The ensemble program is also open to previous students, and people learning from other teachers who would like to play in an ensemble. Ability to read music at a basic level is required. The cost for current student’s of Rob’s Guitar School or family members will be $12 for the rehearsal, and $15 for others, payable at each rehearsal. Student’s would be expected to attend the bulk of the rehearsals during the term.

Rehearsal Times
Junior Ensemble: Saturdays, 11:30am – 12:30pm – from Saturday 19th July
Senior Ensemble: Saturdays 1:00pm – 2:00pm – from Saturday 19th July
Adult Ensemble: Thursdays 7:30PM – 8:30pm – from Thursday 17th July

Register your interest by emailing rob now!

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Minor ii-V-I in A minor

The minor ii-V-I is one of the key progressions in all kinds of jazz. The two chord has a flat 5, and the V chord may have a flat nine or a sharp five. They are great fun to improvise over using a harmonic minor scale. The following practice track is in A minor, with a bossa nova feel. An example of a tune using this progression is “Black Orpheus”, otherwise known as “Menha de Carnival”. While any of the A minor scales will work over the progression, the A harmonic minor picks up the “b5” in B minor and the 3rd and the b9 in the E, so will match most closely with the progression.

||: Am                    |Bm7b5              E7b9      : ||

A minor 2-5-1

Enjoy!

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Keeping hands and fingers healthy

We often take the use of our hands for granted – until something happens that makes us unable to keep doing what we usually do! As guitarists, we are highly dependent on our hands for our ability to play our instrument, and since so much depends on our hands, we should know how to keep them healthy so that we can have a long and satisfying playing career.

The following resources from the British Association of Performing Arts Medicine are very helpful for all styles of guitarists. They have put together a set of stretches and exercises for use as a warm up before practicing, and as a warm down after practicing. They have also published some guidelines for hand and general health for instrumental musicians. There is also a very good fact sheet on ergonomics for acoustic guitar players.

The fact sheets can be accessed from the BAPAM Health Resources Page, or directly from the links above!

So educate yourself on looking after your critical resources as a guitar player. A great way to start is the links above.

 

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Lessons recommence Tuesday 28th January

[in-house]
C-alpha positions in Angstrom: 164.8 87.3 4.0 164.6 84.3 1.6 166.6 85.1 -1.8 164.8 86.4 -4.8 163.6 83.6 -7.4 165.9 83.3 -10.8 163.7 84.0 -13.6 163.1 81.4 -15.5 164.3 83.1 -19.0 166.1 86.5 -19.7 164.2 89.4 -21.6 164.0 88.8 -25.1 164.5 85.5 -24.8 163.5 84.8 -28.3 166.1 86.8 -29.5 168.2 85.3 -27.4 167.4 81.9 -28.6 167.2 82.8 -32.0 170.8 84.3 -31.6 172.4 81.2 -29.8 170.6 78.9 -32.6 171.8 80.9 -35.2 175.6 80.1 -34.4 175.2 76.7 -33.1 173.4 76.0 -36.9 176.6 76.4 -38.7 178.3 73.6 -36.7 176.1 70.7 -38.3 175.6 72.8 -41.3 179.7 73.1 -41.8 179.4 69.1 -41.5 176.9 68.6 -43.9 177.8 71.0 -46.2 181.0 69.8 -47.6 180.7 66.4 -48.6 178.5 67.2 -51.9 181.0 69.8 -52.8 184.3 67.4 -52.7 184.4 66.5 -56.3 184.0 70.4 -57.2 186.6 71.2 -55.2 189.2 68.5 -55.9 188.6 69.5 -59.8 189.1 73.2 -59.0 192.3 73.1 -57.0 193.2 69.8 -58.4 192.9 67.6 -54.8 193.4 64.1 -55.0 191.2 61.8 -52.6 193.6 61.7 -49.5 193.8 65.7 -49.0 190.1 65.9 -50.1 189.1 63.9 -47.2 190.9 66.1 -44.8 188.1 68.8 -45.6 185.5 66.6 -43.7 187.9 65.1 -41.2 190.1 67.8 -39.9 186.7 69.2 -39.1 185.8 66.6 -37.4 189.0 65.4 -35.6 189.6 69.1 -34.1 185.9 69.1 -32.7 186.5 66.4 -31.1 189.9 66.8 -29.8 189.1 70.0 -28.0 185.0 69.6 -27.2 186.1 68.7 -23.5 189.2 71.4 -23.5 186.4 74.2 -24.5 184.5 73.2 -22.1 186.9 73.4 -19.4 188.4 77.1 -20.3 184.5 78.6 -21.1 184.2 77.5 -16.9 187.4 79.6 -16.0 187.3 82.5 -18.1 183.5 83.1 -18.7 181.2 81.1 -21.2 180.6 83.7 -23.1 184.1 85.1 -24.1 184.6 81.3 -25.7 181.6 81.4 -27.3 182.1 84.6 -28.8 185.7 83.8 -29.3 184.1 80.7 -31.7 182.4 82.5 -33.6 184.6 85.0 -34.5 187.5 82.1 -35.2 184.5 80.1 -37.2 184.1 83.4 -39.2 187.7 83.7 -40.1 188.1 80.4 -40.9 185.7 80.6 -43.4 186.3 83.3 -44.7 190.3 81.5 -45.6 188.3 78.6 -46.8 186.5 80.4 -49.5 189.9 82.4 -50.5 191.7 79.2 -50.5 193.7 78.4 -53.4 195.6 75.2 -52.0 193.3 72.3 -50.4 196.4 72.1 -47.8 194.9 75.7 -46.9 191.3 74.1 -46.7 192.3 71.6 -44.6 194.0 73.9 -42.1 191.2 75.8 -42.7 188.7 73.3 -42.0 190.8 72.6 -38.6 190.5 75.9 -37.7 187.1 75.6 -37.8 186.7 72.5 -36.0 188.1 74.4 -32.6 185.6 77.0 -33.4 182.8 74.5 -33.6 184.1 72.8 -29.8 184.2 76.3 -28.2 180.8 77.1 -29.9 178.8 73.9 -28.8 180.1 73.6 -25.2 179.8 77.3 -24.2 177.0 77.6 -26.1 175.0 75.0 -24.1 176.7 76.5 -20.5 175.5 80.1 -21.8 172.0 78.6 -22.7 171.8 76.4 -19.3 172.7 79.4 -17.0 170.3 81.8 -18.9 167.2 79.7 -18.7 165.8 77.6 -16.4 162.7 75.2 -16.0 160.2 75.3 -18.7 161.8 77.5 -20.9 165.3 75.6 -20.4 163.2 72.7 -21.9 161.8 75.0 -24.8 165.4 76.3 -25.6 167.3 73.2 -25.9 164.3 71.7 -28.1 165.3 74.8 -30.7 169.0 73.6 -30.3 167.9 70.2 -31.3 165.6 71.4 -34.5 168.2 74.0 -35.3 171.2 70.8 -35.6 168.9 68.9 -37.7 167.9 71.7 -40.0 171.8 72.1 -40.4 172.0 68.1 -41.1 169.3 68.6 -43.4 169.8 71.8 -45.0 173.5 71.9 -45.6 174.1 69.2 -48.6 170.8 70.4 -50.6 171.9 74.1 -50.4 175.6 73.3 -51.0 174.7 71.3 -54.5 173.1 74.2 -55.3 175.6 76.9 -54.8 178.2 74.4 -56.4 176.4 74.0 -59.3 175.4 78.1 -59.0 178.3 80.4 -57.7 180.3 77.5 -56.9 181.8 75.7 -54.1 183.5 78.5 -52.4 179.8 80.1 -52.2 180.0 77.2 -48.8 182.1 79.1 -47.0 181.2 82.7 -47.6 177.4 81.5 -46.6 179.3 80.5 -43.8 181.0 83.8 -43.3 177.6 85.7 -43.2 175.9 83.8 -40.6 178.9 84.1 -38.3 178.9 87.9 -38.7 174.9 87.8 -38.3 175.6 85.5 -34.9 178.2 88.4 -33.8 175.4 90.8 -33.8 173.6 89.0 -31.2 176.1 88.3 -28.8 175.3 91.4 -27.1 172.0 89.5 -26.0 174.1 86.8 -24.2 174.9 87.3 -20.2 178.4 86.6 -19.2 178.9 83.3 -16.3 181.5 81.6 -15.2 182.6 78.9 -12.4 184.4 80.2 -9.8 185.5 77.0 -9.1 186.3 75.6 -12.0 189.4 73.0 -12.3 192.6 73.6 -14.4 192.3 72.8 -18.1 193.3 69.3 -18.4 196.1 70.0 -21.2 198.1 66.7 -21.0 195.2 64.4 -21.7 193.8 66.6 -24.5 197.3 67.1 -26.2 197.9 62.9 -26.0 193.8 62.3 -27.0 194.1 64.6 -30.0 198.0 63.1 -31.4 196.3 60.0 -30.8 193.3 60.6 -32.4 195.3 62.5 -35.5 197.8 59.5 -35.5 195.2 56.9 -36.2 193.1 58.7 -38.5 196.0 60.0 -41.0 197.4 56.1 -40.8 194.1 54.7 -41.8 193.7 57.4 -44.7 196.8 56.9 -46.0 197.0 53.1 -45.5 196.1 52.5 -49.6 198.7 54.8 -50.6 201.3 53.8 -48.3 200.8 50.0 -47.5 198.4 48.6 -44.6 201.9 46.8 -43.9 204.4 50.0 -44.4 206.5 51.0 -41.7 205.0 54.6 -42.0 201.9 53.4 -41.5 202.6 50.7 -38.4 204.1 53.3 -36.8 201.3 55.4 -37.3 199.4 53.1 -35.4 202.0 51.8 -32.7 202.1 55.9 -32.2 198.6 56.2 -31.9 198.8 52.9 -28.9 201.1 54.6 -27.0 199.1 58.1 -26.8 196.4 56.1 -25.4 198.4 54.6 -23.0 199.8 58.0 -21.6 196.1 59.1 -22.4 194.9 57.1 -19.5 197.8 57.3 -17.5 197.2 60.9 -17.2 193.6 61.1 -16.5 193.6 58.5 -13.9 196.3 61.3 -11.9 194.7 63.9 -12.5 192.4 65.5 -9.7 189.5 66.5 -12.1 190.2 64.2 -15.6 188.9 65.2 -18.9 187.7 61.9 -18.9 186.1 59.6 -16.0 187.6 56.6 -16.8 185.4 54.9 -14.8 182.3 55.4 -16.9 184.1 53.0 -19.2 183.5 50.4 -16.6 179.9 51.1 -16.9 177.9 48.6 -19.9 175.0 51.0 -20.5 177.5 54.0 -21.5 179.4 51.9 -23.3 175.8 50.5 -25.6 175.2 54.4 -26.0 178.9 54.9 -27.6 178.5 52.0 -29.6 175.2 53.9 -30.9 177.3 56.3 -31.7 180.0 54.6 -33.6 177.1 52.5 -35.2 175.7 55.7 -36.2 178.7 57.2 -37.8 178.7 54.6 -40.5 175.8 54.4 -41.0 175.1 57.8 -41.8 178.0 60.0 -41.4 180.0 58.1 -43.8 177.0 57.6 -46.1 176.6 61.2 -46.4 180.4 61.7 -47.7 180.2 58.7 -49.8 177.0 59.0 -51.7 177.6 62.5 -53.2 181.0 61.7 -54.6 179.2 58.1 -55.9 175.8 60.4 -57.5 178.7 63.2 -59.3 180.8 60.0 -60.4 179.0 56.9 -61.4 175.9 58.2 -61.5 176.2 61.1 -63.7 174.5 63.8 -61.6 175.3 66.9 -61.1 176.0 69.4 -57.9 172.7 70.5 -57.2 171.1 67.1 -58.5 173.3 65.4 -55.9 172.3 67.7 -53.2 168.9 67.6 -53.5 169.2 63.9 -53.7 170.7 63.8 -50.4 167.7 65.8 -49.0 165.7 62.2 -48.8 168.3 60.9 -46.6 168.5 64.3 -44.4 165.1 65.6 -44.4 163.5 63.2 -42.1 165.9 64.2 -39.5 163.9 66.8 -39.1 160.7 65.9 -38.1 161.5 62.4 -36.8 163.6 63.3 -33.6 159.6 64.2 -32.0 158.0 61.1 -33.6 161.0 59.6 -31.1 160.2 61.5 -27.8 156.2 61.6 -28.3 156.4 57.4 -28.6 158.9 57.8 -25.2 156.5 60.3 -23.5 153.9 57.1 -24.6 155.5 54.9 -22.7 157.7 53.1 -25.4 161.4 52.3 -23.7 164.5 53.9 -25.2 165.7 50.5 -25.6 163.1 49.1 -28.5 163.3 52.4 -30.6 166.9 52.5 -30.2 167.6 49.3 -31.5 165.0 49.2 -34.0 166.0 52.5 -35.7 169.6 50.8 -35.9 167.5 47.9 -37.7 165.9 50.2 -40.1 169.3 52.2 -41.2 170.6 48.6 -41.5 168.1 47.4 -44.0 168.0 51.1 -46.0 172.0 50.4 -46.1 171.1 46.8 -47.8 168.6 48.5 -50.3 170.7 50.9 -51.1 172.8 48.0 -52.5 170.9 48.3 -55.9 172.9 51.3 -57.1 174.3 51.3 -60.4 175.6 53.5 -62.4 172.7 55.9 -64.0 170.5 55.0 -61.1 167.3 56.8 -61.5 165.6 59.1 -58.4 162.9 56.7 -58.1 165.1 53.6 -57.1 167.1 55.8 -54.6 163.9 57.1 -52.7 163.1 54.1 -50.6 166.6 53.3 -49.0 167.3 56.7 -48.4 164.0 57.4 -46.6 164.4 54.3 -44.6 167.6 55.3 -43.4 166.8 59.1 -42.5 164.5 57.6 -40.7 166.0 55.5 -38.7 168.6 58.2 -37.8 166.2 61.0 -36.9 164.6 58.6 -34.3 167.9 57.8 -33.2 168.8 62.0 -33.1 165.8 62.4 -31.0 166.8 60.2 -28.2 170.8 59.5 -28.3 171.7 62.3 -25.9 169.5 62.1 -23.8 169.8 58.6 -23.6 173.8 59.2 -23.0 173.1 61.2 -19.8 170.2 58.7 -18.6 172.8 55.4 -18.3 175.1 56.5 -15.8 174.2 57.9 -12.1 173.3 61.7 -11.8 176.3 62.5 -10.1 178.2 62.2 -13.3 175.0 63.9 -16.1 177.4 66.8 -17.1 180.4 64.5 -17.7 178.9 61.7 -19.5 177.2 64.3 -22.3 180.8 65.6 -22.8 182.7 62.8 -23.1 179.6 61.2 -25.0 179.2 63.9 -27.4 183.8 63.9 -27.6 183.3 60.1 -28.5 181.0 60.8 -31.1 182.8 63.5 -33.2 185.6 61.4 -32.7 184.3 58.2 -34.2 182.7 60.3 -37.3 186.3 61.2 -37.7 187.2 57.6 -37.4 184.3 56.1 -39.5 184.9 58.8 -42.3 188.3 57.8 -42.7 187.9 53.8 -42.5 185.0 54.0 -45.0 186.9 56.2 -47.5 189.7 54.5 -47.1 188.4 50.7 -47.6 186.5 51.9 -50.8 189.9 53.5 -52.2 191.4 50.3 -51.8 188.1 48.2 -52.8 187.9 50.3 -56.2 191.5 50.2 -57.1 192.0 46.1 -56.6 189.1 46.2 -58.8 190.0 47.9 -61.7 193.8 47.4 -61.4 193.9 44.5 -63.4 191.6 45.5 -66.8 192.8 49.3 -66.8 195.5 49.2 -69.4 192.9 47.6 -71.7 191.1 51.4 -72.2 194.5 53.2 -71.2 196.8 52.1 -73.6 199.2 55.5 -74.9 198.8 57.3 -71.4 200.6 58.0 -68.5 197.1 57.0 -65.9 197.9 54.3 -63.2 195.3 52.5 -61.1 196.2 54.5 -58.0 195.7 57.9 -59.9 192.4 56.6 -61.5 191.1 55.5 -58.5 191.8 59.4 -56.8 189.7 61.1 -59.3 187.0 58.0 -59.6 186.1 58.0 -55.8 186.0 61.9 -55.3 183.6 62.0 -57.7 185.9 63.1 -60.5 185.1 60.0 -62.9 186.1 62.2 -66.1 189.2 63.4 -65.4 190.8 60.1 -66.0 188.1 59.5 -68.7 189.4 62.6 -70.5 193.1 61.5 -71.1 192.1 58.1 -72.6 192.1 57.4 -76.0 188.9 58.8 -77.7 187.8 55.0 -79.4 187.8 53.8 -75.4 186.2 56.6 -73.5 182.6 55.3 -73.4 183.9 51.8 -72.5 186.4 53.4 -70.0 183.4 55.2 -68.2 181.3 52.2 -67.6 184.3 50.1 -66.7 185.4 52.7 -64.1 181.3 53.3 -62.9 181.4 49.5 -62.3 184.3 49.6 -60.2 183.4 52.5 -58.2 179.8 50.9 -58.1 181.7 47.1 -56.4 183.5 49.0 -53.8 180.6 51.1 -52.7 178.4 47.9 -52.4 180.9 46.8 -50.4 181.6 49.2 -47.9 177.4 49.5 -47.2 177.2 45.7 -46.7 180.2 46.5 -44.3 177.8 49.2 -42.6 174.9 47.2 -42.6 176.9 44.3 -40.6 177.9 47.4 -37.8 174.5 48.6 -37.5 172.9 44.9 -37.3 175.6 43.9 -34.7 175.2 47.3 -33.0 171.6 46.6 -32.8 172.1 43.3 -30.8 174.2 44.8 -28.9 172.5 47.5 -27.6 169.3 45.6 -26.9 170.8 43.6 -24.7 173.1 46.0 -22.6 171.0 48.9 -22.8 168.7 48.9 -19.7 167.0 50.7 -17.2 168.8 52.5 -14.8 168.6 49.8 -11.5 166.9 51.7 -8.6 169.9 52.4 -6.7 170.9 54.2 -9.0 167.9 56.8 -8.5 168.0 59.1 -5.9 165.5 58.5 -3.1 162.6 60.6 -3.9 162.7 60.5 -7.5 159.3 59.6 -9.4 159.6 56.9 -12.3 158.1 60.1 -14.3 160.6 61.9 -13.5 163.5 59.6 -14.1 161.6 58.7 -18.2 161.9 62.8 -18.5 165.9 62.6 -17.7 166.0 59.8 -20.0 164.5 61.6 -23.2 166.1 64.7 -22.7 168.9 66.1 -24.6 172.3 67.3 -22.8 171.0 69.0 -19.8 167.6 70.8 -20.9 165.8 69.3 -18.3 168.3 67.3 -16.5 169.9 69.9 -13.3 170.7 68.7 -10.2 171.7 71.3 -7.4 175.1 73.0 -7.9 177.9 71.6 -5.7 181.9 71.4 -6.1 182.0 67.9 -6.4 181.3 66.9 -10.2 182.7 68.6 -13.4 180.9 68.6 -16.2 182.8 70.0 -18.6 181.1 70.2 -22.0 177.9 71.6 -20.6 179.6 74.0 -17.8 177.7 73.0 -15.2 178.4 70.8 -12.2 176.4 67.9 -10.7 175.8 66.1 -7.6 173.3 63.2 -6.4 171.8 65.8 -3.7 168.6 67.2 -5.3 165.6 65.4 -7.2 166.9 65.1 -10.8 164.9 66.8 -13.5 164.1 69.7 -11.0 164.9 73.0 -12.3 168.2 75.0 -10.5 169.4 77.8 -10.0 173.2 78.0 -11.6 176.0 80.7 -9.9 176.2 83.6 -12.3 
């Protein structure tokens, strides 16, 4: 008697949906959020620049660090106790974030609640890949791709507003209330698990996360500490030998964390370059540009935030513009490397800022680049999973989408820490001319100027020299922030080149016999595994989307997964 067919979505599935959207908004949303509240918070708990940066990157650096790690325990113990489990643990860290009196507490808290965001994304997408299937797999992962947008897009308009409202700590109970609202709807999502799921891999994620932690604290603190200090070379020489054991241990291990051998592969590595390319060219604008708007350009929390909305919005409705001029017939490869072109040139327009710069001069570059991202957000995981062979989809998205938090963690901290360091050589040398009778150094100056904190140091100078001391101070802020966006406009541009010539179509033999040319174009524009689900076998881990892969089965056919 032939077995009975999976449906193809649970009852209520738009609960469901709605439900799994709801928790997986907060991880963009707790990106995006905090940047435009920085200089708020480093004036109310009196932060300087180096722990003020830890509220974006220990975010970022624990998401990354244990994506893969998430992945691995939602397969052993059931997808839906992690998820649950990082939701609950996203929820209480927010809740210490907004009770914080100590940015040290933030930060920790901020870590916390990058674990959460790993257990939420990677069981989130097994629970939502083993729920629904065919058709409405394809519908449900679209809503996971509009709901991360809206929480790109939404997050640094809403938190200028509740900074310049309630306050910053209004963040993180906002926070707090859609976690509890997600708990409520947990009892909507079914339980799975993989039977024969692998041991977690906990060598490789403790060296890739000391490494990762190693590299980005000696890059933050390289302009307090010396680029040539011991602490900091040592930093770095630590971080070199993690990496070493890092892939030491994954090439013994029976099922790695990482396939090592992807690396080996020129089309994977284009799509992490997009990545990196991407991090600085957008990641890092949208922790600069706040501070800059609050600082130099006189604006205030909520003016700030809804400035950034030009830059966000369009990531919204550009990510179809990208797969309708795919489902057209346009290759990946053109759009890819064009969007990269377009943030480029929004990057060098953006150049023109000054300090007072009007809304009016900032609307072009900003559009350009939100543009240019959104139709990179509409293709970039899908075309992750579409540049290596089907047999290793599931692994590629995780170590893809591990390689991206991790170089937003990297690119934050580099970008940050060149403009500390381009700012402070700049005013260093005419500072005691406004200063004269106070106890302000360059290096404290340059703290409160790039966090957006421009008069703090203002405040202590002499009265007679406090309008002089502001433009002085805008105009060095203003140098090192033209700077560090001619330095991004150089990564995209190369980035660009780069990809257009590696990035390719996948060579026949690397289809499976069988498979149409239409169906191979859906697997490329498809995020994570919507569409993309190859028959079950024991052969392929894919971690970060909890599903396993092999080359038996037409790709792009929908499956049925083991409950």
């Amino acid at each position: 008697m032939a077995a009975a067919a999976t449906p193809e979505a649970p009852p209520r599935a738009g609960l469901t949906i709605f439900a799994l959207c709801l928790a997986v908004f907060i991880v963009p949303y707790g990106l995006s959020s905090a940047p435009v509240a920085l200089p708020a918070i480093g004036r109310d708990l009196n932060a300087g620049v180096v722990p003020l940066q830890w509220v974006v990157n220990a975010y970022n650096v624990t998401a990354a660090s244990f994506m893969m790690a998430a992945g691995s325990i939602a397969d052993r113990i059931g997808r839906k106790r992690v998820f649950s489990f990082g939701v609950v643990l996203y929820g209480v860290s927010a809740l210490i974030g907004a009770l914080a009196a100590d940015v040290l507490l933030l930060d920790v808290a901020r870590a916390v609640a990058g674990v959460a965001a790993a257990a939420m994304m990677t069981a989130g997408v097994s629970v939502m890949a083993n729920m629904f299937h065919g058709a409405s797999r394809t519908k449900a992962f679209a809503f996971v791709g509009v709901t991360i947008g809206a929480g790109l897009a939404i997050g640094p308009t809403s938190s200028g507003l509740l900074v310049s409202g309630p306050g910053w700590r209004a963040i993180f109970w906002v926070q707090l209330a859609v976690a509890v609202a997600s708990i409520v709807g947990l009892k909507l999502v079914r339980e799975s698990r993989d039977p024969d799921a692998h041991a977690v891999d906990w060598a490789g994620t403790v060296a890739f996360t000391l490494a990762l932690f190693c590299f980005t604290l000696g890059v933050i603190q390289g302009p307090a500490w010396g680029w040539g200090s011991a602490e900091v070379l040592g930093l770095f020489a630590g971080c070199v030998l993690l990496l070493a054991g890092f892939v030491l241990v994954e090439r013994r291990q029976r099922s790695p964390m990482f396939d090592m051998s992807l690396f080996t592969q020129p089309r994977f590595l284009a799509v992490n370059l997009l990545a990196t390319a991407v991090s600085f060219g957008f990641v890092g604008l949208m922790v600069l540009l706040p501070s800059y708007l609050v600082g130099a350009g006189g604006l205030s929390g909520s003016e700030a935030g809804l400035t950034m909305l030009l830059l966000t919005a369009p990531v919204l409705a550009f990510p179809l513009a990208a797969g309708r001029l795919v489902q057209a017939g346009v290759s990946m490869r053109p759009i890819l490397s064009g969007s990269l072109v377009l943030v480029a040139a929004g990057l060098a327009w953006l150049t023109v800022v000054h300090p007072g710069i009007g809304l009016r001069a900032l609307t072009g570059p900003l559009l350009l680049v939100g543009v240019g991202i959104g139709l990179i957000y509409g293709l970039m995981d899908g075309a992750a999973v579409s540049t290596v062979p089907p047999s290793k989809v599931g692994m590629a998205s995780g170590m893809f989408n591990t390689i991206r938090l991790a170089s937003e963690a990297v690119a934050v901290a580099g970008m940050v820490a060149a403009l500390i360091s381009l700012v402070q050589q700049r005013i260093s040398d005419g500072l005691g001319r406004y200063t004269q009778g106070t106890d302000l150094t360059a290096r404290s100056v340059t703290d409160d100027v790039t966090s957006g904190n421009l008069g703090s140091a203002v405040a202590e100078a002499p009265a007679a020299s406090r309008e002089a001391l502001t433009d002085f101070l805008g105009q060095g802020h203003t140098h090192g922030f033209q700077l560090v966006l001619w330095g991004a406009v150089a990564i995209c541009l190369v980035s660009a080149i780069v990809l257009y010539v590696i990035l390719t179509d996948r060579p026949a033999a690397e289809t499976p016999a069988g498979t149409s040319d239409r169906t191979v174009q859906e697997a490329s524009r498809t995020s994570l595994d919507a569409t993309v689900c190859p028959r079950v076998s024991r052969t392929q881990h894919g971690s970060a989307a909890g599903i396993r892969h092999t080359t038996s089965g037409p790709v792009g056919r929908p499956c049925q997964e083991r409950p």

I hope everyone has had a great Christmas and New Year! Lessons recommence for 2014 on Tuesday 28th of January. Times and days will be the same as last term, unless you’ve requested a different time! I aim to get the invoices out early on the week of the 20th. I look forward to seeing all my students again in 2014!

Best Wishes

Rob

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Practice Track: A minor blues

The Blues form is one of the basic forms for jamming in rock, jazz, and of course blues. Here is a practice track to help get your chops up to speed on the A minor blues. The chord progression is a typical blues variant, with minor I and IV chords. Often a V chord appears in the last bar of a blues, however this final V chord is often omitted as in this case!

There are many possibilities for soloing over such a progression, a good starting point is the notes of the C major scale, which may also be referred to as the A natural minor scale, or the Aeolian mode of C. This gives us both a flat 9 (F) and a sharp 9 (G) to play over the E7 chord. Alternately, we can use the A minor pentatonic scale, which is in realty a subset of the C major notes, omitting the F and the B. Using the A minor pentatonic, be sure to try bending your G up a semitone  on the E7, and try bending your D up a tone on the Am.

An alternative approach is to bass your playing around the chord arpeggios. We can use the Am7 arpeggio over the Am, the Dm7 arpeggio over the Dm, and the E7 arpeggio over the E7 chord.

We can drop in some colour notes to our arpeggios, seconds work over all three chords, while a major sixth sounds good over the Dm (creating a minor sixth sound). We can drop a #5 (C) in on the E7 (creating an E7#5 sound).

Another possibility is to play with the A harmonic minor scale over the E7, where it has the necessary G# to match with the G# in the E7 chord. This give a  little bit of a gypsy jazz flavour over the straight ahead rock backing. Harmonically, the harmonic minor can work over all the chords – try it out and see it you like it!

Here is the practice track. There are four repetitions of the progression. Play the tune over the first, then take two choruses for a solo, then play the tune again. You will hear the rhythm in the organ count you back to the top in each bar 12, which will help you know where you are in the progression, so you can pick up the tune in the right place again!

 

Rob’s Minor Blues